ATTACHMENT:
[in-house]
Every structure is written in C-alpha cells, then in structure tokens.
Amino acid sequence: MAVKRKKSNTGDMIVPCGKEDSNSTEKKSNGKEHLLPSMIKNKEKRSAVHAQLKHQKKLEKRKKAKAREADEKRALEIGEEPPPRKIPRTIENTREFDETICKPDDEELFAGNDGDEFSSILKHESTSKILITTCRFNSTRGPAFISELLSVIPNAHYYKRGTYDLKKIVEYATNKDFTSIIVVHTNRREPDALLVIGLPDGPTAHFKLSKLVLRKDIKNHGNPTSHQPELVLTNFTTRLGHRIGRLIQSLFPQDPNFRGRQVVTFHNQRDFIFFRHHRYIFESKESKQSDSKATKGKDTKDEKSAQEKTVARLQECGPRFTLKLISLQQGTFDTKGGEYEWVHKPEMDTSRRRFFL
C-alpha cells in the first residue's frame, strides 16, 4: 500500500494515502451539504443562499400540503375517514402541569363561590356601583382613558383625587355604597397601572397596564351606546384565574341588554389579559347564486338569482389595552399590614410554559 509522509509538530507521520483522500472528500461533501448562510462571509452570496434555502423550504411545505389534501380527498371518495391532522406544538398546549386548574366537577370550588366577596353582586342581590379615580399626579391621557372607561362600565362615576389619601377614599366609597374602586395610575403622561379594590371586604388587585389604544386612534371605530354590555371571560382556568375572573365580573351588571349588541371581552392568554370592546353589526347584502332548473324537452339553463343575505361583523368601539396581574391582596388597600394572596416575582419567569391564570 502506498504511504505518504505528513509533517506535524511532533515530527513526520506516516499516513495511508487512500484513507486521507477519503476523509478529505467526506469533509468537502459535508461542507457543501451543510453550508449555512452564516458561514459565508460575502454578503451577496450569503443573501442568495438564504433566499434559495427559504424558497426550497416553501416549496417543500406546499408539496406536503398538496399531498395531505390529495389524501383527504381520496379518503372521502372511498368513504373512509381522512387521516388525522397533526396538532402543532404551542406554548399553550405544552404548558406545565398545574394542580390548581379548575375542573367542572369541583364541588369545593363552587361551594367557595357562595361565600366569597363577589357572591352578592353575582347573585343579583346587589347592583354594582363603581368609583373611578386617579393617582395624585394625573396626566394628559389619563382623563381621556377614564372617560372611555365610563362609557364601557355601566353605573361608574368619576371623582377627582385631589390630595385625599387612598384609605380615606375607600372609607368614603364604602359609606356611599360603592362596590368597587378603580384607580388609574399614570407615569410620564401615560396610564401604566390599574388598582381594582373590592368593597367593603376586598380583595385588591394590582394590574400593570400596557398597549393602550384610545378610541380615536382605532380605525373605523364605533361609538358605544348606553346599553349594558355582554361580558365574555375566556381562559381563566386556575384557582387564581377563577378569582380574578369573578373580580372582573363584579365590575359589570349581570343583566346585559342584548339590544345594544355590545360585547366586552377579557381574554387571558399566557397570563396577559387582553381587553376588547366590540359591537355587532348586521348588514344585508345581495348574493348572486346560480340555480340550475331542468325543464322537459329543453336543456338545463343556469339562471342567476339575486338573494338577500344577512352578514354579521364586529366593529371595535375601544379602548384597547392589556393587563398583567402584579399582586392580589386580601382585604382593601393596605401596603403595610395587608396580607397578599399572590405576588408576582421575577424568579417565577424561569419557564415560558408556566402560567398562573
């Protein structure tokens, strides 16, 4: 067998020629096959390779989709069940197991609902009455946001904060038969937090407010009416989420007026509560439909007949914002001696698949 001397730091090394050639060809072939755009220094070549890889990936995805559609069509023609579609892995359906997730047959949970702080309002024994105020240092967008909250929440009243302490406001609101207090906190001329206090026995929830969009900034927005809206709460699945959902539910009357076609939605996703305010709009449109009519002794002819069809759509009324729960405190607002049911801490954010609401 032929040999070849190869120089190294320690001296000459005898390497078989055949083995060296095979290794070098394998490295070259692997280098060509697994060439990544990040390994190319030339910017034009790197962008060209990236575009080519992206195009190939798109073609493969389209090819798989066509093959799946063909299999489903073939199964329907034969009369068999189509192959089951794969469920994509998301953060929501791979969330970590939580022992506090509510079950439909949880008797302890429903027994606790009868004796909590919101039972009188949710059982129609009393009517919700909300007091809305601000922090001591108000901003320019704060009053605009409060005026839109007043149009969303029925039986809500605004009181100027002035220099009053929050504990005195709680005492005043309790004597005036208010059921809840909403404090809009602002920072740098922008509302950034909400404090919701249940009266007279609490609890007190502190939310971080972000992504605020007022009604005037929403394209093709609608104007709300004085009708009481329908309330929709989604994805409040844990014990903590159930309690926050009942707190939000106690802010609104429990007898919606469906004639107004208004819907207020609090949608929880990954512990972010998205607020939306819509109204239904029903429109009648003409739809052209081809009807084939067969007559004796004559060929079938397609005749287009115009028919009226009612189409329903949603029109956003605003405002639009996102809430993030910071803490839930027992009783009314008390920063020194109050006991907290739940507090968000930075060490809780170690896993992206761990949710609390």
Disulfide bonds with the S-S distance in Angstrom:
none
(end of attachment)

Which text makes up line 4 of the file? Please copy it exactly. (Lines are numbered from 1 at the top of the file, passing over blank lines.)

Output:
C-alpha cells in the first residue's frame, strides 16, 4: 500500500494515502451539504443562499400540503375517514402541569363561590356601583382613558383625587355604597397601572397596564351606546384565574341588554389579559347564486338569482389595552399590614410554559 509522509509538530507521520483522500472528500461533501448562510462571509452570496434555502423550504411545505389534501380527498371518495391532522406544538398546549386548574366537577370550588366577596353582586342581590379615580399626579391621557372607561362600565362615576389619601377614599366609597374602586395610575403622561379594590371586604388587585389604544386612534371605530354590555371571560382556568375572573365580573351588571349588541371581552392568554370592546353589526347584502332548473324537452339553463343575505361583523368601539396581574391582596388597600394572596416575582419567569391564570 502506498504511504505518504505528513509533517506535524511532533515530527513526520506516516499516513495511508487512500484513507486521507477519503476523509478529505467526506469533509468537502459535508461542507457543501451543510453550508449555512452564516458561514459565508460575502454578503451577496450569503443573501442568495438564504433566499434559495427559504424558497426550497416553501416549496417543500406546499408539496406536503398538496399531498395531505390529495389524501383527504381520496379518503372521502372511498368513504373512509381522512387521516388525522397533526396538532402543532404551542406554548399553550405544552404548558406545565398545574394542580390548581379548575375542573367542572369541583364541588369545593363552587361551594367557595357562595361565600366569597363577589357572591352578592353575582347573585343579583346587589347592583354594582363603581368609583373611578386617579393617582395624585394625573396626566394628559389619563382623563381621556377614564372617560372611555365610563362609557364601557355601566353605573361608574368619576371623582377627582385631589390630595385625599387612598384609605380615606375607600372609607368614603364604602359609606356611599360603592362596590368597587378603580384607580388609574399614570407615569410620564401615560396610564401604566390599574388598582381594582373590592368593597367593603376586598380583595385588591394590582394590574400593570400596557398597549393602550384610545378610541380615536382605532380605525373605523364605533361609538358605544348606553346599553349594558355582554361580558365574555375566556381562559381563566386556575384557582387564581377563577378569582380574578369573578373580580372582573363584579365590575359589570349581570343583566346585559342584548339590544345594544355590545360585547366586552377579557381574554387571558399566557397570563396577559387582553381587553376588547366590540359591537355587532348586521348588514344585508345581495348574493348572486346560480340555480340550475331542468325543464322537459329543453336543456338545463343556469339562471342567476339575486338573494338577500344577512352578514354579521364586529366593529371595535375601544379602548384597547392589556393587563398583567402584579399582586392580589386580601382585604382593601393596605401596603403595610395587608396580607397578599399572590405576588408576582421575577424568579417565577424561569419557564415560558408556566402560567398562573